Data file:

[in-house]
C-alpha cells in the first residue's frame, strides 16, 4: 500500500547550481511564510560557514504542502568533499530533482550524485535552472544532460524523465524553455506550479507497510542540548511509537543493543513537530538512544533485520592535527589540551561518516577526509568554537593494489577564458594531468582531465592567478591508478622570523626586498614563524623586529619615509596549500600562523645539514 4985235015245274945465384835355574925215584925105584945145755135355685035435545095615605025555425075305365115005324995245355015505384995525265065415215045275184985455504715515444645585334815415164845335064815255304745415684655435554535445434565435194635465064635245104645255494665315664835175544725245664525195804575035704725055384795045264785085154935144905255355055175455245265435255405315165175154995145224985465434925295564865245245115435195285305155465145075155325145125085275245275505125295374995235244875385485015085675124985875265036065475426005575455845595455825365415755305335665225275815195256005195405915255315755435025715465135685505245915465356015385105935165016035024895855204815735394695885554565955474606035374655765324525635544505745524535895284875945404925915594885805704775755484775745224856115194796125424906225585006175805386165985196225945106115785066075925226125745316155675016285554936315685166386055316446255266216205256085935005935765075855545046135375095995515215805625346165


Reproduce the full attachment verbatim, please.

[in-house]
C-alpha cells in the first residue's frame, strides 16, 4: 500500500547550481511564510560557514504542502568533499530533482550524485535552472544532460524523465524553455506550479507497510542540548511509537543493543513537530538512544533485520592535527589540551561518516577526509568554537593494489577564458594531468582531465592567478591508478622570523626586498614563524623586529619615509596549500600562523645539514 4985235015245274945465384835355574925215584925105584945145755135355685035435545095615605025555425075305365115005324995245355015505384995525265065415215045275184985455504715515444645585334815415164845335064815255304745415684655435554535445434565435194635465064635245104645255494665315664835175544725245664525195804575035704725055384795045264785085154935144905255355055175455245265435255405315165175154995145224985465434925295564865245245115435195285305155465145075155325145125085275245275505125295374995235244875385485015085675124985875265036065475426005575455845595455825365415755305335665225275815195256005195405915255315755435025715465135685505245915465356015385105935165016035024895855204815735394695885554565955474606035374655765324525635544505745524535895284875945404925915594885805704775755484775745224856115194796125424906225585006175805386165985196225945106115785066075925226125745316155675016285554936315685166386055316446255266216205256085935005935765075855545046135375095995515215805625346165